I wonder if you thought: ‘what she is saying deserves my attention. My full attention. Ah, now. Ah, my lovely’
I wonder if you then took a deep breath and concentrated on how certain notions give birth to words…to the words that having bubbled from the fountain of dancing air and hummed vibration in my throat, formed in and around my mouth, turned cartwheels on my tongue, and escaped on a sheet of condensation and light; flying, soaring, to those perfect shells aside your eyes, those tunnels of alchemy and transformation. And in a moment, a brilliant moment, became meaning according to you, and in this way added another score of music to my story, in this way became part of your story too, a duet of understanding; in this way told a story to others watching: the age old tale of two hearts being one. A tale that only tenderness can truly comprehend.
Garcie Pooper’s shop was all glass and brass and soft round corners and gentle lighting. A dream shop, circa 1920, with a sign to match in gilded cursive:
C. C. Cooper andSon. Watchmakers.
But there was responsibility and obligation in that sign as Garcie well knew, for Garcie was ‘Son’ and so he took it like a man even though it was his dream to fly aeroplanes.
Garcie Pooper’s shop-front was all plate glass and bevelled edges and thick brass trims and fleur-de-lys etching and not once in fifty years had a brick been hurled through its surface; and Garcie was proud of this and said that it was because, he believed, most people, in their heart of hearts, always cherished a thing of beauty and so for this reason he kept it meticulously clean.But there was a hiccup in his cleaning schedule and it came in the form of a local man who, having acquired a taste for the drink (if one would be so kind as to put it that way), took it upon himself, albeit without permission, to wash Garcie’s shop-front for the price of a few shots of whisky. So come Tuesday mornings Garcie’s shop-front was swabbed carelessly with ashen, soapy water and a greasy, grey cloth leaving its surfaces milky and murky and streaked. But Garcie didn’t mind for he said a taste for strong drink indicated dreams that had been broken and Garcie understood dreams, for it was his dream to fly aeroplanes.
Garcie Pooper’s display shelves were all glitter and promise and visions of plenty and sat sheltered behind sliding glass doors with ‘Aladdin’s Cave’ locks (for in understanding dreams Garcie also understood temptation and so he respected it); and they held every manner of things imaginable, not just watches. Because of this Garcie Pooper’s shop was known throughout the neighbourhood to ‘cater to the public’. But to be honest, in the sales representative field, Garcie was seen as a ‘soft touch’ for Garcie held that everyone deserved a fair chance and so he bought one of each new line; and sometimes this was a blessing and sometimes disaster.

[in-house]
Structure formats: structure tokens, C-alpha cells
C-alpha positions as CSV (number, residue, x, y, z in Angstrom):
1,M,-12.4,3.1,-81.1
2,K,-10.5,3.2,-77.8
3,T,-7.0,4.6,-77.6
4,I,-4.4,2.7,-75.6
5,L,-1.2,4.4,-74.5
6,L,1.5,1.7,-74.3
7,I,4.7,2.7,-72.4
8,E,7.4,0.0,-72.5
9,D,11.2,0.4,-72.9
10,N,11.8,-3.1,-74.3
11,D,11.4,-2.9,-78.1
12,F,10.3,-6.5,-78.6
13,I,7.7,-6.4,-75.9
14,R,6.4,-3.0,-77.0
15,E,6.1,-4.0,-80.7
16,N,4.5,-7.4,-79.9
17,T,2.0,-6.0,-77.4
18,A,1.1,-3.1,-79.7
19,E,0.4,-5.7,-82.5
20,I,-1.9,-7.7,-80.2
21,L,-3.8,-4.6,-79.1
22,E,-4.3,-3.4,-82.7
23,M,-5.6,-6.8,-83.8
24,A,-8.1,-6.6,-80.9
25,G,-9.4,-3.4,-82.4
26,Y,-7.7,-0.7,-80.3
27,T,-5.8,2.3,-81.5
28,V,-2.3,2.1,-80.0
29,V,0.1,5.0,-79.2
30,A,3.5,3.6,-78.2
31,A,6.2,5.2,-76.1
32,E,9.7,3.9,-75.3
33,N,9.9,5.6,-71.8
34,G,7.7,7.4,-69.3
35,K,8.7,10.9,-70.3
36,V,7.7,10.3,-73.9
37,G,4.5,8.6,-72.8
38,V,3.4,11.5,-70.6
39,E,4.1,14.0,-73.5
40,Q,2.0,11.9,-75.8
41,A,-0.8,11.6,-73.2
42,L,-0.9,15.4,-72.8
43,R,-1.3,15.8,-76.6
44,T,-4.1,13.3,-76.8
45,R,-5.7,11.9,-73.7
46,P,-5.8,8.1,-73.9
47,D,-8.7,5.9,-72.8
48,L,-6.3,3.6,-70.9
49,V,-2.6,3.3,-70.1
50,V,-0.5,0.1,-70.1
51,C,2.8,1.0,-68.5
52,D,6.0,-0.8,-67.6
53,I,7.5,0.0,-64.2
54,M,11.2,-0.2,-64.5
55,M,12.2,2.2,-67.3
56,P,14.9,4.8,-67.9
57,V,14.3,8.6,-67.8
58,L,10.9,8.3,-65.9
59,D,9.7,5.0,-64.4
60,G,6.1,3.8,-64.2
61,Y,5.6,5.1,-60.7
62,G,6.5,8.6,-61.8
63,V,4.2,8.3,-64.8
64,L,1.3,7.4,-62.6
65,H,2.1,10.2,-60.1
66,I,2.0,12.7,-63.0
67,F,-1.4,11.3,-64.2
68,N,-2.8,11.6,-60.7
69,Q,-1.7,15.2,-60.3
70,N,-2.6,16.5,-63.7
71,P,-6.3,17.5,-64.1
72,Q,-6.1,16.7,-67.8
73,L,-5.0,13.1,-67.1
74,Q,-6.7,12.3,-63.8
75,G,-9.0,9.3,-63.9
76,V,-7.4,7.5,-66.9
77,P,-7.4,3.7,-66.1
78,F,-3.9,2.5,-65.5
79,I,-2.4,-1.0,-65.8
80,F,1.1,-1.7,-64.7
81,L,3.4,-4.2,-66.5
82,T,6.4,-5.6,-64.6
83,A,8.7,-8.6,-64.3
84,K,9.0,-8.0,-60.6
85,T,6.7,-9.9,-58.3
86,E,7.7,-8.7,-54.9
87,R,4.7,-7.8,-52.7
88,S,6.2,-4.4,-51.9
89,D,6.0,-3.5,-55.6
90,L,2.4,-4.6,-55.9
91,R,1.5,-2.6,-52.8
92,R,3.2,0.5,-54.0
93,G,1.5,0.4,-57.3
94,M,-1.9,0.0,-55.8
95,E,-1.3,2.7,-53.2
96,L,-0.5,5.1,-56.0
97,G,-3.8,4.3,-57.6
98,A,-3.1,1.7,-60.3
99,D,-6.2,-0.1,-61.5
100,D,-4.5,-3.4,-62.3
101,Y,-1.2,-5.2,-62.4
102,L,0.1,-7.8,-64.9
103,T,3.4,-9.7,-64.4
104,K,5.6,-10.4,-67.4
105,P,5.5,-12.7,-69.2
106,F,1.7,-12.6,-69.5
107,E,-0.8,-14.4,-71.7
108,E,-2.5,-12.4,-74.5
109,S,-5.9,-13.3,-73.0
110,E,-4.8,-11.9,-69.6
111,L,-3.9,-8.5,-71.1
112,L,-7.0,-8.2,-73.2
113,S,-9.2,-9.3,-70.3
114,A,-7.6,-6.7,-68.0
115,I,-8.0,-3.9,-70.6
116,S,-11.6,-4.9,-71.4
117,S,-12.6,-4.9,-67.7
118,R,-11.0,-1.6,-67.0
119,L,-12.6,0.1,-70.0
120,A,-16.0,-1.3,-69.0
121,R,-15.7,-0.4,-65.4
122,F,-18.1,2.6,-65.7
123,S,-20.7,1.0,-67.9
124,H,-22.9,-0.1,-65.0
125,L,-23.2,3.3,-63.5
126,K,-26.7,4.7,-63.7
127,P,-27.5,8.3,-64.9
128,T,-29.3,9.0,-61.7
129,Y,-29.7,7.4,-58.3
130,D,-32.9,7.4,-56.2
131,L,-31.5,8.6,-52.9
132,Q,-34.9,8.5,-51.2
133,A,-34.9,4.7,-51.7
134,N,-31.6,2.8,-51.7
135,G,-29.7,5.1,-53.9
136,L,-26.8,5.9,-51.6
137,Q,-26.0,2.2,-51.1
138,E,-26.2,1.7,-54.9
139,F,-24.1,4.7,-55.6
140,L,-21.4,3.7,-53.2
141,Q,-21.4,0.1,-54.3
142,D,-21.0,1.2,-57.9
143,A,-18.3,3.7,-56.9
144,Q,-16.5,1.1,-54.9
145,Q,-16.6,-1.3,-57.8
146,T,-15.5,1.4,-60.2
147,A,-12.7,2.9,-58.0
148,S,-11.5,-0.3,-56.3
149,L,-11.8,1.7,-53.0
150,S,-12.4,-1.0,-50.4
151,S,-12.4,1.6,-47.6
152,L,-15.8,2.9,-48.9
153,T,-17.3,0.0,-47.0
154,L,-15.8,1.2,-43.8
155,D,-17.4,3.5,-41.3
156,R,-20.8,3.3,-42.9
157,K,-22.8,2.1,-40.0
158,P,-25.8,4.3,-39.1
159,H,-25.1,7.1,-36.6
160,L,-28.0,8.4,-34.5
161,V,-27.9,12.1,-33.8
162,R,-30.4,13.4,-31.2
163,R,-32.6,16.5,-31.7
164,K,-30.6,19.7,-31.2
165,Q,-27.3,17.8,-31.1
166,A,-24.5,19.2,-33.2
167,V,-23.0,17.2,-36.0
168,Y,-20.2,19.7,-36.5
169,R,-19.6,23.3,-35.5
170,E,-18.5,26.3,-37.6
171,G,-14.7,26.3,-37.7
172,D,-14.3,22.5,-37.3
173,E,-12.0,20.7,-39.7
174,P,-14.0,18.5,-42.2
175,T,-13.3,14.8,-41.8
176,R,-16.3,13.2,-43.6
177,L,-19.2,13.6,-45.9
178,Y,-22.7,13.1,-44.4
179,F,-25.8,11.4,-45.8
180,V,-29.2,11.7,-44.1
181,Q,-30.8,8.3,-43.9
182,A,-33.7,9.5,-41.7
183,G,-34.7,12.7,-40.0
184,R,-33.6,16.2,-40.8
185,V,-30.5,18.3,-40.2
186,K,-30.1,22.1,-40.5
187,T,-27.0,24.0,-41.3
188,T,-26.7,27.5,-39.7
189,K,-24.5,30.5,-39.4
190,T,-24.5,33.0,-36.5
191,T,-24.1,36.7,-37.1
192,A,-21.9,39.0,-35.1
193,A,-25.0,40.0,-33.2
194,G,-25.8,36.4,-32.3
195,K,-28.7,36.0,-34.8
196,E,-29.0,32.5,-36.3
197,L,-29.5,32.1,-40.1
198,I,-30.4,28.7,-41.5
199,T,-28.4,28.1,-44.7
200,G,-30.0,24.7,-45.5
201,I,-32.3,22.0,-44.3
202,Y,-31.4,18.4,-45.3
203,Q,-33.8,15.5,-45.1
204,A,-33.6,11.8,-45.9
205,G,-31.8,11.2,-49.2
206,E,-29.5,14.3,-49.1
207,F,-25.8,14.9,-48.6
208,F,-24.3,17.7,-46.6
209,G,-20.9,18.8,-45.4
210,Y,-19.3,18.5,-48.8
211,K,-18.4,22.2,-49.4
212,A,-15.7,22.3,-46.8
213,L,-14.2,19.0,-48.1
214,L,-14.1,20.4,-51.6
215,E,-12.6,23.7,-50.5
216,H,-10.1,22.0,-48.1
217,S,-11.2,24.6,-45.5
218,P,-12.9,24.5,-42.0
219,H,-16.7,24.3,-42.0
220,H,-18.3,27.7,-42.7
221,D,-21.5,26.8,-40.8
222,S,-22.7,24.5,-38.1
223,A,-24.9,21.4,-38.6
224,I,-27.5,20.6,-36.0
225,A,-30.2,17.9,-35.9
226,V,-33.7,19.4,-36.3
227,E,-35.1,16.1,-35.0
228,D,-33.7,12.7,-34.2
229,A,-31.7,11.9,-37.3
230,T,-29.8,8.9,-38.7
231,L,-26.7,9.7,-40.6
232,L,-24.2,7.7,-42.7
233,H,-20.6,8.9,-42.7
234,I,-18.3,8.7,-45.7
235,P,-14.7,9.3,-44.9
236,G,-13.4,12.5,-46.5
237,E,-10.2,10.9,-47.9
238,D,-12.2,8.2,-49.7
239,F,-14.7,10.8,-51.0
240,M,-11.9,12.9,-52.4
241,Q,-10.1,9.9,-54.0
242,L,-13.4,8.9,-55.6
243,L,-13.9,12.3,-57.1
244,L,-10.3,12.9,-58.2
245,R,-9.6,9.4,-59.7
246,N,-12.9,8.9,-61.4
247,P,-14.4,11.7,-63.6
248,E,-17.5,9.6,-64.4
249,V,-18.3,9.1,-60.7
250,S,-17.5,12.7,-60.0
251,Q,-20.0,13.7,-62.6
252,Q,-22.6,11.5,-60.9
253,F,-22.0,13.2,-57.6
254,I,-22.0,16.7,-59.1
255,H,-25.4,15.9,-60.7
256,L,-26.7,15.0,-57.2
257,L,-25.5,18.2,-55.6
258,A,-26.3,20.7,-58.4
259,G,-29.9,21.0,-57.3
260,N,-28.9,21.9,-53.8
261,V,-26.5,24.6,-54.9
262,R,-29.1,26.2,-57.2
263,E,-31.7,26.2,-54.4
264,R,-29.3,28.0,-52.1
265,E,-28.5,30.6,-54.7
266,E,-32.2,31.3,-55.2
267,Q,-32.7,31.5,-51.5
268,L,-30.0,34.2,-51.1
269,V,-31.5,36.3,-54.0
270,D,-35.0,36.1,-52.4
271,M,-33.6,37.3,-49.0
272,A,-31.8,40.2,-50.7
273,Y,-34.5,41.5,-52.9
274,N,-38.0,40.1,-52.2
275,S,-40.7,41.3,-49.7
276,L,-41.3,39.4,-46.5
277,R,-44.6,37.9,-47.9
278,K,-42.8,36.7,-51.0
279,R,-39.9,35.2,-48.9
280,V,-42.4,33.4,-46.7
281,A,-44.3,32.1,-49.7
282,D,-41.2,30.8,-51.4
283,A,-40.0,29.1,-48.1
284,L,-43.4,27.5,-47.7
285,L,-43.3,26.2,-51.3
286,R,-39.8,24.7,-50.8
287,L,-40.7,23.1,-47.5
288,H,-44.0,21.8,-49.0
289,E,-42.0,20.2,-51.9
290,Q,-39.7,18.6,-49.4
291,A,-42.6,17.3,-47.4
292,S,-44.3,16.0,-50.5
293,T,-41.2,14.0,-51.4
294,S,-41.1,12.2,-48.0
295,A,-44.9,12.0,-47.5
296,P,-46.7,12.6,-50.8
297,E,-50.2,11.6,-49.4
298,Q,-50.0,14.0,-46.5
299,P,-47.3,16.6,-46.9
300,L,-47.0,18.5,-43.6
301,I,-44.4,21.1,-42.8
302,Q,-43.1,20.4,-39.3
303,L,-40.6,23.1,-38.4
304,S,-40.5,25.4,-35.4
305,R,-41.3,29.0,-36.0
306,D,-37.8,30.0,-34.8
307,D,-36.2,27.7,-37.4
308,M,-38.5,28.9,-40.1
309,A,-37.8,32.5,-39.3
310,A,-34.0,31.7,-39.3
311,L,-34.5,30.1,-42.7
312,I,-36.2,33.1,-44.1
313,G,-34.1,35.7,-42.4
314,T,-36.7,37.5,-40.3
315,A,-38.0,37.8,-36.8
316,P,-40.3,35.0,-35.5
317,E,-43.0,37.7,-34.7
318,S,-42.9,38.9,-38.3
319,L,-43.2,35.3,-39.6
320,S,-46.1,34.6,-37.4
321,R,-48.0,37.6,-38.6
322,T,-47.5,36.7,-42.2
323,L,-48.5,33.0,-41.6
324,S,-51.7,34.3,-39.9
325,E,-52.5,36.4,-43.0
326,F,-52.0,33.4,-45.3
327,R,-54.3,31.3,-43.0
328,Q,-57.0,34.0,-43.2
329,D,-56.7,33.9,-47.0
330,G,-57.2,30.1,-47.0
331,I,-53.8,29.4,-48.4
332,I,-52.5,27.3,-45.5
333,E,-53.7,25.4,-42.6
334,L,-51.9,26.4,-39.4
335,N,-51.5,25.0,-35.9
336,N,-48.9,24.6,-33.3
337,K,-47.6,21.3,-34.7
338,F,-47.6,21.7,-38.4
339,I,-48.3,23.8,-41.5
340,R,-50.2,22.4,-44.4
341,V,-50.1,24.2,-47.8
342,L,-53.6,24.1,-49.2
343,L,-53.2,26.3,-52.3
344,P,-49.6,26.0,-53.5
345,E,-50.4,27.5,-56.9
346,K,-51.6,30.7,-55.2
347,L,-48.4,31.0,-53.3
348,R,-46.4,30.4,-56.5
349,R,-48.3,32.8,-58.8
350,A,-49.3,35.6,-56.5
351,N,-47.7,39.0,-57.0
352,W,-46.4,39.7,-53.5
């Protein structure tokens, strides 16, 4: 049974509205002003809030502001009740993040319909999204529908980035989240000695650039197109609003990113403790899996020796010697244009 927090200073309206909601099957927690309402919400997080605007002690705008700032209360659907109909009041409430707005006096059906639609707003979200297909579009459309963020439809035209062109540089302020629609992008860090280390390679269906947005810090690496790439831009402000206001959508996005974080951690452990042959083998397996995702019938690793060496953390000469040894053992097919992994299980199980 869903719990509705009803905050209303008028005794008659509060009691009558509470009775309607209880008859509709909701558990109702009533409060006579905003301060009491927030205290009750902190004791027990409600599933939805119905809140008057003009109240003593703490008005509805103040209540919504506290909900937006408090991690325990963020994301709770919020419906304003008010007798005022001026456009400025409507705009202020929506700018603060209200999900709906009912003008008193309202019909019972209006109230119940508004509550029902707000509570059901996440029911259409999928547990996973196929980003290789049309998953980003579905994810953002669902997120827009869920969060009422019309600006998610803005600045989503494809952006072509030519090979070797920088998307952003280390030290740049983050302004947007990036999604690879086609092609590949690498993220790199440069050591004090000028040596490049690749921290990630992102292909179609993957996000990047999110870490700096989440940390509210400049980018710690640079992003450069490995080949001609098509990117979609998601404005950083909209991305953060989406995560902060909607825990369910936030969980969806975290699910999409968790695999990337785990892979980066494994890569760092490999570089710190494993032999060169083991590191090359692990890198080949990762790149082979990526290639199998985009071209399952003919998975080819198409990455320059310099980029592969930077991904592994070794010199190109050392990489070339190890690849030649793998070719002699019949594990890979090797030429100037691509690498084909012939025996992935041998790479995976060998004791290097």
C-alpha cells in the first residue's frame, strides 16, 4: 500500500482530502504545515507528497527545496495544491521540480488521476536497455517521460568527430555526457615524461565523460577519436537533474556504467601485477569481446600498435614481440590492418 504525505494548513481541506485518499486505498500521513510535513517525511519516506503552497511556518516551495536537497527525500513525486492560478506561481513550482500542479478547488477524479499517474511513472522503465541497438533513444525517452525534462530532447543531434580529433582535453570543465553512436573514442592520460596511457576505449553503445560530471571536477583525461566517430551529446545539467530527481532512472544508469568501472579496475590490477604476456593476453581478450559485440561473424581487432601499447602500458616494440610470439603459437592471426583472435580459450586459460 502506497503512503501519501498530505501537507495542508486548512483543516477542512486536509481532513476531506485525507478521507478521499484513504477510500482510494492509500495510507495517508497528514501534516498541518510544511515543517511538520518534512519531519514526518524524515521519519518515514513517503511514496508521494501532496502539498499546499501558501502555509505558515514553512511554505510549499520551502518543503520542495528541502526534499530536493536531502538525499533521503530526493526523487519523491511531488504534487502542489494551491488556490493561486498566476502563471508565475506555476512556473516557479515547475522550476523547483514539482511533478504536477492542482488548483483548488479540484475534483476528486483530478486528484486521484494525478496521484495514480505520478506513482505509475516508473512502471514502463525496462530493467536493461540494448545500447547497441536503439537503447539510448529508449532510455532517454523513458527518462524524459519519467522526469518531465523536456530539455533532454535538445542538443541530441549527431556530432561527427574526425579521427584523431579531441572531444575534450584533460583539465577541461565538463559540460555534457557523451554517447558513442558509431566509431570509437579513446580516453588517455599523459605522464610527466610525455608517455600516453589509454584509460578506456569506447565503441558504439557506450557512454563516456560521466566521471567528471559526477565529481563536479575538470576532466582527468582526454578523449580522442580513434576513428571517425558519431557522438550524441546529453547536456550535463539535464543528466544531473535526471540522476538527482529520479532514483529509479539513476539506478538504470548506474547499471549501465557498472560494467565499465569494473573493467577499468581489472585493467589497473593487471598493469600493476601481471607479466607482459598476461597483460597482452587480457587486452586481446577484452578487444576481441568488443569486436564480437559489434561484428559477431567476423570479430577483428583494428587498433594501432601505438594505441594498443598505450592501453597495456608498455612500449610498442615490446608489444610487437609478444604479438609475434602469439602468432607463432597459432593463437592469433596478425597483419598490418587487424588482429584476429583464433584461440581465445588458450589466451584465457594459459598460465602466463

Ah me, how well I remember the plastic, cheery-faced leprechaun who decanted whisky from the open fly of his pants. Disaster. Or the ‘Come and Get It’ drinks tray which, at the touch of a button, lowered a shot-glass tray in front of a female torso whose tits popped out at precisely the same moment (Garcie of course referred to them as uncovered breasts). Unmitigated disaster! Yet worse than this, Garcie insisted upon flaunting these items in the shop-front window so that the sales representative wouldn’t be insulted next time he called but then, in deference to his sense of modesty, he also insisted that they be exhibited fully clad, as he called it, and so he veiled their offending body parts in soft, pink tissue paper before offering them up for display. By a stroke of good fortune however these items never sold, for to this day I shudder at the thought of Garcie having to demonstrate their aptitude as that, most certainly, would have triggered one of Garcie’s migraines.
Yes. Garcie suffered migraines: blinders. And he said that it was because of all the finely detailed work involved in watch mending, which made me think that he’d have been overjoyed at the introduction of digital watches, but not so, for when the first defective computer watch graced his shop, forcing him to turn its owner away woefully disappointed, Garcie took me aside and whispered: “Heed my words, Mishy, this computer watch phase is nothing more than a fad. Believe you me, it’ll all be forgotten once people realise that a good Swiss watch and a calendar will never let them down!” Yes, he said he got migraines from too much watch repairing but I knew better, for I knew it was because it was his dream to fly aeroplanes.
And his migraines visited weekly, Fridays mostly which ruined his weekend all together, but sometimes they’d arrive mid-week and at these times, if his wife couldn’t come to take him home that is, I’d find him sitting quietly in the minuscule courtyard at the back of his shop, grinding sweet biscuits to feed to the sugar ants; and he’d grind these biscuits ever so fine so as not to overburden the spines of the delicate insects. He loved those ants! And me, well I figured it was because he marvelled at their ability to carry on, day after day, with the same old routine and never, ever get a migraine. Yes, me, I figured he was trying to guess their secret.
And in his own way he kind of liked getting the migraines midweek for it left his weekends free to head, Saturdays, out Bankstown airport way where he’d sit for hours watching the planes land and then take off again; and land once more and take off yet again. Yes, they were Garcie’s dream weekends and they settled his thoughts and nourished his spirit and gave him courage to take on the world again.